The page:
by Kristen Nance, Texas Voices Editor
The letters began with an off-hand comment between two business associates.
“I’m taking my family to Washington, D.C. to celebrate the Bicentennial.” My dad tossed the thought out onto the pile of small talk after a meeting. On the plane home, Bill Palmer grabbed a legal pad from his overstuffed briefcase and penned his first epistle to my father and our family. It was an eleven-page summary of the sights to be seen and bargains to be had in our destination. This was Bill Palmer’s way, and the beginning of a thirty-year friendship recorded in letters.
Bill had a room upstairs in his Hollywood home he had claimed for his own, safe from the maid and his wife’s attempts to organize him. Wide windows opened onto a view overlooking the city below. Souvenirs from his travels, mementos of his children, plaques and awards from work, and Indian artifacts filled a wall of bookshelves. The other walls of the room wore a mural of family photos and favorite Republicans. In the middle of the room stood an old, scuffed desk, wood warmed from years of use. An old coffee mug labeled “World’s Greatest Dad” held pens pilfered from various hotels, with the matching notepads and the day’s newspapers scattered nearby. Photos of his son and daughter and his beloved Charlene, still his starlet after all these years, faced his chair. A miscellany of boxes held Indian arrowheads and a collection of odd stamps. Here in this cluttered sanctuary, he wrote the letters that became such treats to his friends.
Sitting in the creaky chair, he read the day’s newspapers with scissors ready to clip a coupon or a sports score as the need arose. He read with friends and family in his mind, peering at the words through their eyes. A newspaper article, an editorial cartoon, even a restaurant advertisement might trigger a sudden thought of someone special. When something caught his eye and started his heart to thinking, he quickly clipped, then snatched the nearest hotel pen and pad and wrote—real letters, communication safe from the intrusion of text messages, emails, and the electronic shorthand they generated. His large, strong hands struggled to keep pace as his quick mind raced through advice, inspiration, encouragement, and laughter. Though angular and crisp, his forceful handwriting had a conversational grace that drew the lucky reader along from word to thought to joke. Red ink might pop in to emphasize an idea. Anticipating his reader’s comments or laughter, he might physically pause in the letter, and then continue with his own wry humor. Letters to my dad usually included a sports clipping detailing the latest battle of his high school alma mater or an editorial cartoon reflecting their shared irreverence and sense of the absurd. Bill’s letters were concrete, elegant reminders of, “I thought about you today and wanted you to know.” Although impulsive bursts of friendship, these letters were masterpieces—bright strokes of word and deed.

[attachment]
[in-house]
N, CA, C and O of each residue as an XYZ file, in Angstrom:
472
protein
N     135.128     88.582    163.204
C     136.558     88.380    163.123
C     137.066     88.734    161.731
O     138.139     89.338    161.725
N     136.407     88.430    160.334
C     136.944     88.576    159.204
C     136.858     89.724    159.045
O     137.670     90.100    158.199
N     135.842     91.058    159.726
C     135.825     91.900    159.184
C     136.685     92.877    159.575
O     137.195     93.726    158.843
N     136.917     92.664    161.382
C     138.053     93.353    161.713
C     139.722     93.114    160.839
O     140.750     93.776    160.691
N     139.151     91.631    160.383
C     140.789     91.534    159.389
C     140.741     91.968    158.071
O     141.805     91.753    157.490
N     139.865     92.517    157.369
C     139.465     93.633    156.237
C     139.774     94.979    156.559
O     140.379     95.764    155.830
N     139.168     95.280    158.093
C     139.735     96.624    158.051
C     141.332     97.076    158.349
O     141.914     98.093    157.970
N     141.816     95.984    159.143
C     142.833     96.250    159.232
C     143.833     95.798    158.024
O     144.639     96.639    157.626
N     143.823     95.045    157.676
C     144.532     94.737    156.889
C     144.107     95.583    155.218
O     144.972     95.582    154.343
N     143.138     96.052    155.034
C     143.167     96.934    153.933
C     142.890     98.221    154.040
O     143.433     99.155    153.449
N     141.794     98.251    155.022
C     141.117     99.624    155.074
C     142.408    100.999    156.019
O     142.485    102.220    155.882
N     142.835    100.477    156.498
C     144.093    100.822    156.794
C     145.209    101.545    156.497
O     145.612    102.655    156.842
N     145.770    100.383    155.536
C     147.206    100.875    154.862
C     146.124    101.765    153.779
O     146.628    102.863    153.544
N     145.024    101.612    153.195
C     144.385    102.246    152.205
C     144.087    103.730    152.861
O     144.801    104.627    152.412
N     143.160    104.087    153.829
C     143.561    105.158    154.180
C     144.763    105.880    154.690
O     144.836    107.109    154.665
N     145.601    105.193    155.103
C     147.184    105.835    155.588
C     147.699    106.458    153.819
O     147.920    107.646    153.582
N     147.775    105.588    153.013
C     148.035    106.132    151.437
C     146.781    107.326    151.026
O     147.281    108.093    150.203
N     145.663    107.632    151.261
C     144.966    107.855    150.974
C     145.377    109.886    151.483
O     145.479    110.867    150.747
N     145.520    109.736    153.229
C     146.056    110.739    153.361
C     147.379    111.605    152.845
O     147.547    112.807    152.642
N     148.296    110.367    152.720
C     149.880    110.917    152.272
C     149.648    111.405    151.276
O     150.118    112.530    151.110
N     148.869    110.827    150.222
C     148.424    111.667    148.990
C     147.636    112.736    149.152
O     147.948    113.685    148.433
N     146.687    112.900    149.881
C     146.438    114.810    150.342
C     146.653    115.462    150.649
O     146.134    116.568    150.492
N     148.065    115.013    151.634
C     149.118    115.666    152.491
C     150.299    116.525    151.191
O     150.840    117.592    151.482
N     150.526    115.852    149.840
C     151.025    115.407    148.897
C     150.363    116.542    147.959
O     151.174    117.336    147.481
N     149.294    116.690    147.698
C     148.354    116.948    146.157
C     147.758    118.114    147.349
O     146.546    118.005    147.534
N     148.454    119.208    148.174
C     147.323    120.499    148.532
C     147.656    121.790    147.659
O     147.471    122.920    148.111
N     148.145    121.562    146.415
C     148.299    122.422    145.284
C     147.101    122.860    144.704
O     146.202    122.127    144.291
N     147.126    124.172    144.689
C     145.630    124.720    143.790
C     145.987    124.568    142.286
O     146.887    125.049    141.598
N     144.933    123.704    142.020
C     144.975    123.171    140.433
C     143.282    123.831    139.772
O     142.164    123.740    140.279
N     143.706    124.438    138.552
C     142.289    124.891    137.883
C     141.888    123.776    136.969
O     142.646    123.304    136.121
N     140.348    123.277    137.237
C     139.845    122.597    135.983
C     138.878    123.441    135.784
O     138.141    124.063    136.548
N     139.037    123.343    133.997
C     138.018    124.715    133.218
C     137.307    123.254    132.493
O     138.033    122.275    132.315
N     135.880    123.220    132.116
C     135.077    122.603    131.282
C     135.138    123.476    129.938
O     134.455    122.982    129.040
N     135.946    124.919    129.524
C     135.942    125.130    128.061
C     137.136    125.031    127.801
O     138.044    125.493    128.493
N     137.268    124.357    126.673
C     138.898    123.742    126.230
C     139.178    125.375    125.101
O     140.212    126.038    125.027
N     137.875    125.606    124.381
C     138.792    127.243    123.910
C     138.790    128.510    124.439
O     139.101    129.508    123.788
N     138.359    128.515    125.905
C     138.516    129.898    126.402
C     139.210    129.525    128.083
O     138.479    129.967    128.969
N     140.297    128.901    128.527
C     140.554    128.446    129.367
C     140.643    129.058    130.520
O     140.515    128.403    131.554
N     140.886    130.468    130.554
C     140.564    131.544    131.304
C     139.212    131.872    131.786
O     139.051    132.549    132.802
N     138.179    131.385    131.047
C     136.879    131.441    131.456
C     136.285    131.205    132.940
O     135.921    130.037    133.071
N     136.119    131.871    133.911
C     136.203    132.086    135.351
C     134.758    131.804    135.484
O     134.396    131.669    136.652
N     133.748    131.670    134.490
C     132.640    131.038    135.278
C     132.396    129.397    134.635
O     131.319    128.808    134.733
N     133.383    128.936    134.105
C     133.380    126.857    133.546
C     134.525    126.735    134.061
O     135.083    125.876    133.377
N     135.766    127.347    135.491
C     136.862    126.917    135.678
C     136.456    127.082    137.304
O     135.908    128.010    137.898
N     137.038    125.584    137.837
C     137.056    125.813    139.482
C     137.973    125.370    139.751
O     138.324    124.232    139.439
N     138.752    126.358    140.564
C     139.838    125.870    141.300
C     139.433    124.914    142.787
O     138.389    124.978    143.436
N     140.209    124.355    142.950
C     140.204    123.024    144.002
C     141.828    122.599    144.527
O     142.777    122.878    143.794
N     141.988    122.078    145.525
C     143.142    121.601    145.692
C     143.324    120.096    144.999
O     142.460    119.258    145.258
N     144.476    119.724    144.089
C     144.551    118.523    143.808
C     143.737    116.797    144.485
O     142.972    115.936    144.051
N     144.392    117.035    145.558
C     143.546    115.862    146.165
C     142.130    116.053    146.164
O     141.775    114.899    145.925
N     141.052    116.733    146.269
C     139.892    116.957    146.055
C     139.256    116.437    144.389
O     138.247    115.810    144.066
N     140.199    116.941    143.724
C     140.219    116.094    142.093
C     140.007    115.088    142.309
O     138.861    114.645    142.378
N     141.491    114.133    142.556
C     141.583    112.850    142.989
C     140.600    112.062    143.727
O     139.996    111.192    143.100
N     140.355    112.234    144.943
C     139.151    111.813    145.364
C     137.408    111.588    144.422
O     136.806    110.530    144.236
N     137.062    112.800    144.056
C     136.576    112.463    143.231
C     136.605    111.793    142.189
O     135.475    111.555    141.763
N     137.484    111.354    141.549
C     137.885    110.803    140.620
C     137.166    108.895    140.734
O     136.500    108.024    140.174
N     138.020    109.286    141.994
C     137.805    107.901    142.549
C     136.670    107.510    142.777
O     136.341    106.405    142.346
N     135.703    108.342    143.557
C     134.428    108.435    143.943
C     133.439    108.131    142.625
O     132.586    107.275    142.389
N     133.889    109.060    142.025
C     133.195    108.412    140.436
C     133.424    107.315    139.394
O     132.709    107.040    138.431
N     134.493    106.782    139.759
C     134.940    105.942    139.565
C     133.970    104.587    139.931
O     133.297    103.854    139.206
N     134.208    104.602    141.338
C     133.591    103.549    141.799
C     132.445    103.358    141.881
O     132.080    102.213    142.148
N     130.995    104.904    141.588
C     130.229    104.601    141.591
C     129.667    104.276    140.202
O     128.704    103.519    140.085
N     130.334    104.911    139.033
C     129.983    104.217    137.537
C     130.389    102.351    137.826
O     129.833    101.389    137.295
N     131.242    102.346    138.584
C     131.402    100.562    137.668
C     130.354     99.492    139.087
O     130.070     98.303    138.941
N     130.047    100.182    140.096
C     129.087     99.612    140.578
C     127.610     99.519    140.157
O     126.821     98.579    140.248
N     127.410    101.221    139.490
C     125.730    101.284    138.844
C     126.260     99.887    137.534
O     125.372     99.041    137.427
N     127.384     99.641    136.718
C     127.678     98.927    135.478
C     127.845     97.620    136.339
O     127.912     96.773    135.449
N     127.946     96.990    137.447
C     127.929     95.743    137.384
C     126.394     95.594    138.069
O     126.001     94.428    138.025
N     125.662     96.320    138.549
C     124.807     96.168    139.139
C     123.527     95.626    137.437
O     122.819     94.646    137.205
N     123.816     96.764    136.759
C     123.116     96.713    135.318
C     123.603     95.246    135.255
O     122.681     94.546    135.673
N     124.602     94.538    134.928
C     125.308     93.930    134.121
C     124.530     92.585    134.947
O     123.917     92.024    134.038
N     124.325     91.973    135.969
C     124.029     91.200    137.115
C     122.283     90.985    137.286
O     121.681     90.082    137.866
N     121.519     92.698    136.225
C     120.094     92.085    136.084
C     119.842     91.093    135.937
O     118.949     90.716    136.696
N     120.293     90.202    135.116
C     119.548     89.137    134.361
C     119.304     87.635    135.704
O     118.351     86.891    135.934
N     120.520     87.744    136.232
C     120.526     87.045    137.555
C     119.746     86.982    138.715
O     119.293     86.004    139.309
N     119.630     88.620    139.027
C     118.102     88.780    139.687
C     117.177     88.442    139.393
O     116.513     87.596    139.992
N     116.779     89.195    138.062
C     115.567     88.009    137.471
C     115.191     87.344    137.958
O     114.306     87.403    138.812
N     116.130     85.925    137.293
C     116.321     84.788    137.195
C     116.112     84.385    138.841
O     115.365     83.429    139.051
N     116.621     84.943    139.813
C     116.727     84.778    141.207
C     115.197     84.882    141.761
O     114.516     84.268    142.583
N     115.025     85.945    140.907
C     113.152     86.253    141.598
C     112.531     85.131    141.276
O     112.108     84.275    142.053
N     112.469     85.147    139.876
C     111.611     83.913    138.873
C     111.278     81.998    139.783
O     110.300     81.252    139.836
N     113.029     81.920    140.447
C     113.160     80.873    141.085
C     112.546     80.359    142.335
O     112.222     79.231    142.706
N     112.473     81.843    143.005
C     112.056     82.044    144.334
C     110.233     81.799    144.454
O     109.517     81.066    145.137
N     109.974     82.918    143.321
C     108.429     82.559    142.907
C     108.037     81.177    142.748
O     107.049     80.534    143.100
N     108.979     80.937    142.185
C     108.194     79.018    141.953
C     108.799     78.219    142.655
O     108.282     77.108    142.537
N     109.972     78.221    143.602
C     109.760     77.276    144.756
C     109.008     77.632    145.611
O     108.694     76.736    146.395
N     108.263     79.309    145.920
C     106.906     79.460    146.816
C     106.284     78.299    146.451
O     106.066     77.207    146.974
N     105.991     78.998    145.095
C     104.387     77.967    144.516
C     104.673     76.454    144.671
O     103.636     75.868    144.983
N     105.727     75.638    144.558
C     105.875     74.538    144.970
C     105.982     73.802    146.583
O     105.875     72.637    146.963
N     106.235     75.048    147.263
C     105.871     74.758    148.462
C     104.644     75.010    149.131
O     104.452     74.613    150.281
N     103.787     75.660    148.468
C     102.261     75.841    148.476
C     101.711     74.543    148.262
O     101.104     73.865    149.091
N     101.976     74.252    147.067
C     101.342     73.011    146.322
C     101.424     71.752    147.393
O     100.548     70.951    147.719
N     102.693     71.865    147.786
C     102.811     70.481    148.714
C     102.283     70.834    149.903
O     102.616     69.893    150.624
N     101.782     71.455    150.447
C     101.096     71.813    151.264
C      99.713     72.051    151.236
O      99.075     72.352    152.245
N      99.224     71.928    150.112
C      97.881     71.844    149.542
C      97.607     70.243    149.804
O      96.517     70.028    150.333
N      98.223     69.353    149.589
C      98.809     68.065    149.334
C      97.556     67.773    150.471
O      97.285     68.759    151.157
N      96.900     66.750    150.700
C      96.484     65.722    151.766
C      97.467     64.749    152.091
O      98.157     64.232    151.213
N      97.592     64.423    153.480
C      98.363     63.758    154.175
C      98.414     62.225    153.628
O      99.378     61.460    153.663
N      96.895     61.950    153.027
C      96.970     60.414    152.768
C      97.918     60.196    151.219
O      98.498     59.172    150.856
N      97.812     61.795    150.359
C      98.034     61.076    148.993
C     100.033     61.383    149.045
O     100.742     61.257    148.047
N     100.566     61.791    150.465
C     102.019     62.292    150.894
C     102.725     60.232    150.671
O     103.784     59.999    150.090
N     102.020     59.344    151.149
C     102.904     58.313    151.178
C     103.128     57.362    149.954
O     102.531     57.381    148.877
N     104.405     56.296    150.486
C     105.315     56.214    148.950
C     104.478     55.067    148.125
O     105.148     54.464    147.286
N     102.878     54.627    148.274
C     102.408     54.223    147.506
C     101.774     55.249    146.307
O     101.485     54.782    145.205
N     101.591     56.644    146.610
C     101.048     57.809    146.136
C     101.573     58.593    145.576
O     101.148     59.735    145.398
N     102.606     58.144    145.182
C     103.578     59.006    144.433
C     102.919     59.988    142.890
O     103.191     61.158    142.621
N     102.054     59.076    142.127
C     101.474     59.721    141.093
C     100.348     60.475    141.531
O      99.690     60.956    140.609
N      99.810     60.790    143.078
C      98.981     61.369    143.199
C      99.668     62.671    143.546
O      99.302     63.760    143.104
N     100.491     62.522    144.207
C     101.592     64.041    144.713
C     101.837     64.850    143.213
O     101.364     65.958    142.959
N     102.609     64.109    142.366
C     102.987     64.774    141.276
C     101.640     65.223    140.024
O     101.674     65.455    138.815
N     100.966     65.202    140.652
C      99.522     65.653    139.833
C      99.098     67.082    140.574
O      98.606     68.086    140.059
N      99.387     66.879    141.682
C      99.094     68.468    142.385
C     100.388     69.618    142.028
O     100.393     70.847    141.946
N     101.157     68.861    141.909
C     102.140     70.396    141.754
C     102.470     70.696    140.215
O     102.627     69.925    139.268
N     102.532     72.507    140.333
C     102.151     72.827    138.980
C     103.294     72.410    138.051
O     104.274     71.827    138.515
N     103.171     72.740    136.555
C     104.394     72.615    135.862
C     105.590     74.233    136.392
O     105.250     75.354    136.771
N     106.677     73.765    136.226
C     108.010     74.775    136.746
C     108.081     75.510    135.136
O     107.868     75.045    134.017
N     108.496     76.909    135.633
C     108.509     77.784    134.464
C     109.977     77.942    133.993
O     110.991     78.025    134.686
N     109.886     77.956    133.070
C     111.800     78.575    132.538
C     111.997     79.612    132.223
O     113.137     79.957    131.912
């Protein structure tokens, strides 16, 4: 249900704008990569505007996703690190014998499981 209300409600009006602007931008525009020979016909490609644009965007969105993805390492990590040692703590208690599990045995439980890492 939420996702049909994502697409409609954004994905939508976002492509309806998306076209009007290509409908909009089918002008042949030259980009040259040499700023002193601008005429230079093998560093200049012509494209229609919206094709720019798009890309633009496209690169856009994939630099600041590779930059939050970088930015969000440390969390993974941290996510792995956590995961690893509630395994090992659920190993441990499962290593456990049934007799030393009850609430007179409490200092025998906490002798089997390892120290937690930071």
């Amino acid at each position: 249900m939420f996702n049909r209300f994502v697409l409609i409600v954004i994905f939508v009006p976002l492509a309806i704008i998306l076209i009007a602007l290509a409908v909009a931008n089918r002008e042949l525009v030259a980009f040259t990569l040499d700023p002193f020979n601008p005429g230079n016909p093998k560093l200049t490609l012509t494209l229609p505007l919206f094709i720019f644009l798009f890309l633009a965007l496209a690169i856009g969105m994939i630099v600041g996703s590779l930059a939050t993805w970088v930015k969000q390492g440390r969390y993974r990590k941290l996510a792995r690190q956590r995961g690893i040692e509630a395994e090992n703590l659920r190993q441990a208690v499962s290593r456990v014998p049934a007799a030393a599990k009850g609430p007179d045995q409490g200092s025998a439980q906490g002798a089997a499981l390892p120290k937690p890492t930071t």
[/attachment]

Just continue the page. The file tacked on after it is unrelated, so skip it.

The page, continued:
Once written, these masterpieces deserved proper frames. The box of stamps on his desk held a variety of values, colors, art, and themes, all purchased in bulk from a discount warehouse on the East coast. He carefully selected a hodge-podge of stamps, exactly totaling the day’s fare for a letter’s journey, and each with a special message for the recipient. My father’s might have included great personalities from jazz, history, or sports. Addressing the letter might include hand-written asides, comments on the stamps, or clever nicknames the postman must have hated deciphering. I picture Bill carrying the letters to the mailbox and raising the flag, satisfied with the results of this daily, deliberate chaos.
The post office must have had a time counting up the pennies in each stamp. But the letters flew across the country, landing in mailboxes and delighting friends. The whole family knew a Bill Palmer original and shared the event of its arrival.
When my twelve-year marriage ended and my daughters and I were finding our new path, I received my own original Palmer. Instead of a random clipping, the news from my father of my finalized divorce generated a letter to me. The impulse to comfort, encourage, and inspire hope sent Bill to his desk. I had never met him but knew his letters well. When I found my own letter addressed in that firm handwriting and decorated with brightly colored stamps, I pulled it reverently from the mailbox. On my envelope, stamps cried out, “Give me liberty or give me death,” celebrated the American woman and love, exhorted us to swear “hostility against every form of tyranny over the mind of man.” Bill added a bright red “and women” to Thomas Jefferson’s quote. The thoughtful words were written on a card depicting a 19th century U.S. cavalry victory with a Teddy Roosevelt-like lead rider. Bill called my new life “bright, grand, and glorious.” I could hear his own battle with cancer in his urgent advice to cherish my children, celebrate my family, and live each moment of life in hope. I determined to follow his advice.
One fall shortly after, the letters stopped coming. We knew the scissors lay still, the stamps undisturbed, and the pen silenced. There would be no more delights in the mailbox. The lost art of letter writing may have died with Bill Palmer. Bill wrote letters to honor his friends and to communicate his commitment to them across miles. He wrote letters to celebrate the people he loved and the things they cared about. He wrote letters to connect. His dedication to the art and purpose of letter writing nurtured friendship across the miles and over decades.
My father still has a collection of his letters, including the epic that began their friendship, and I treasure mine. In an age of electronic abbreviations, Bill Palmer sent pieces of his heart with each scrap of newsprint and sealed his letters with good wishes. Our hearts were filled, faith renewed, and hope inspired.